Project stage: Completed
- Tran, C., & Zakariyya, N. (2021). Tax Progressivity in Australia: Facts, Measurements and Estimates. The Economic Record, 97(316), 45-77.
- Public engagement: Tax progressivity in Australia: things aren’t as simple as they seem, Austaxpolicy: Tax and Transfer Policy Blog, 28 March 2019.
- Research mention in the news: ‘Don’t trust pollies to tell you the truth about tax’, by Ross Gittins. Sydney Morning Herald. 11th May 2019.
This is an empirical examination of trends in the progressivity and redistributive effect of income tax in Australia since the introduction of A New Tax System (Goods and Services Tax) Act 1999. We employ two methodological approaches: one based on tax liability progression and one based on tax liability distribution, and estimate trends in income tax statistics between 2000 and 2018 using administrative tax data from the ATO and panel data from HILDA.
Between 2000 and 2018, income tax in Australia went through cycles of lesser and greater progressivity.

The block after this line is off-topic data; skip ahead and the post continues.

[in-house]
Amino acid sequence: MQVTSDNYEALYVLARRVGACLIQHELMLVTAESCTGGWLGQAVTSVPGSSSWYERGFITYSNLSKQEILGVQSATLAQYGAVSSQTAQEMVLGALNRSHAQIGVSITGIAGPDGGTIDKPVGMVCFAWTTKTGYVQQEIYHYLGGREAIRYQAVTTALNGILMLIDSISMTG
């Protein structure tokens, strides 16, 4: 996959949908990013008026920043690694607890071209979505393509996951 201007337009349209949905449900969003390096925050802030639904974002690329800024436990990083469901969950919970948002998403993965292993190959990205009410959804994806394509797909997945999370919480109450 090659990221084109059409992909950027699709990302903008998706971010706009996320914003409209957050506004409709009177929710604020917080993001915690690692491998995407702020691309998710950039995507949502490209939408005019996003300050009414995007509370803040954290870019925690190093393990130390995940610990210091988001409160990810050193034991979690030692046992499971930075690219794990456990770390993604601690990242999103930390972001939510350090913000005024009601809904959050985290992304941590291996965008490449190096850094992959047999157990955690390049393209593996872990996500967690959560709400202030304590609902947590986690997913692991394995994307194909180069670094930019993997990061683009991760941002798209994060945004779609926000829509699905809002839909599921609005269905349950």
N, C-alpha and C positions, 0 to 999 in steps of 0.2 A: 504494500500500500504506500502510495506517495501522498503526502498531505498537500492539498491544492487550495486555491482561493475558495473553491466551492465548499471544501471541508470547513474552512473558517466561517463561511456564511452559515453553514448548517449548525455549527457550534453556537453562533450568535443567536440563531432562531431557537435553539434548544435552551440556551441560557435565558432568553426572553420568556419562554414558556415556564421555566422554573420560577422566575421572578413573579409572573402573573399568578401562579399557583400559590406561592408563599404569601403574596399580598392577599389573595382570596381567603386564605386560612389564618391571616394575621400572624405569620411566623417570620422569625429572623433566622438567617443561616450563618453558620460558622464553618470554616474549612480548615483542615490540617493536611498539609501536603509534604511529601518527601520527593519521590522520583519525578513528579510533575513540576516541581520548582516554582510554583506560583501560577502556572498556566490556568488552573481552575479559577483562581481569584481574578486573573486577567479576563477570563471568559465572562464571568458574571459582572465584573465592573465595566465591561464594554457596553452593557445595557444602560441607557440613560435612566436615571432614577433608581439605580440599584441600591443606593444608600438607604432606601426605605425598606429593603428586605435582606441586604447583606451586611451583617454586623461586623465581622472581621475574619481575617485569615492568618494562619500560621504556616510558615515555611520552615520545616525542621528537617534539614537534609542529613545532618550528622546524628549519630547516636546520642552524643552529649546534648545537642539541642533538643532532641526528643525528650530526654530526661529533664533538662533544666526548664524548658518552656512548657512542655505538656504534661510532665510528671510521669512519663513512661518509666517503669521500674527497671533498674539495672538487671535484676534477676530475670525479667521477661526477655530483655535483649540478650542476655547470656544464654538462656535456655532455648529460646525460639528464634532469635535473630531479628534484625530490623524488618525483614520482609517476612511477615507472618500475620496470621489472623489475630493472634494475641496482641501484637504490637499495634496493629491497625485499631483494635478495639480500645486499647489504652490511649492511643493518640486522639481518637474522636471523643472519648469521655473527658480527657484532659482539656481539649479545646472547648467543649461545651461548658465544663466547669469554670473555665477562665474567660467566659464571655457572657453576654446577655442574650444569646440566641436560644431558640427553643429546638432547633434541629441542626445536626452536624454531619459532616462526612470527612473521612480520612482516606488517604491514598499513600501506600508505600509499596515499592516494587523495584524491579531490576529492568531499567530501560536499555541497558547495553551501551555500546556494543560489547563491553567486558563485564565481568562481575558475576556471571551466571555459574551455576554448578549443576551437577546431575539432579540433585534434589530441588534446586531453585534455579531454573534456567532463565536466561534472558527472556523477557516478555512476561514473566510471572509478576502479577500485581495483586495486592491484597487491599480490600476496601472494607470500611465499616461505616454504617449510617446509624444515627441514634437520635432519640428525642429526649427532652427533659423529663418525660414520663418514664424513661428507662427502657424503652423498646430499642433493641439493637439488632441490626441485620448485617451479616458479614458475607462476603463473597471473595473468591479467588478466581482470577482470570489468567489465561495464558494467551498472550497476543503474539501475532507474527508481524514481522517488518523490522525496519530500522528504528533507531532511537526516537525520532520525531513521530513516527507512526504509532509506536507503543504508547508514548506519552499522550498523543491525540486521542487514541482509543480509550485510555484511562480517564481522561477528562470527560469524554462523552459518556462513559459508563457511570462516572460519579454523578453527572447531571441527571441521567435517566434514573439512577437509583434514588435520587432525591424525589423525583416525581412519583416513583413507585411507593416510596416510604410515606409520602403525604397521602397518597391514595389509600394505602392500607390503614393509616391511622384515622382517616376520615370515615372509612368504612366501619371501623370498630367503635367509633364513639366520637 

We identify two main drivers of the tax progressivity cycle: lack of automatic indexation and mismatch between the income tax code and the evolution of market income distribution. Active tax policy with frequent adjustments to income brackets, marginal rates and offset levels drive the progressivity level before 2010. Meanwhile, inactive tax policy induces lower levels of tax progressivity after 2010 as the income tax code fails to track the changes in market income distribution. Indexation to inflation can partially mitigate the decline in progressivity; however, it is not a full substitute for a proper tax indexation system with (annual) frequent adjustments.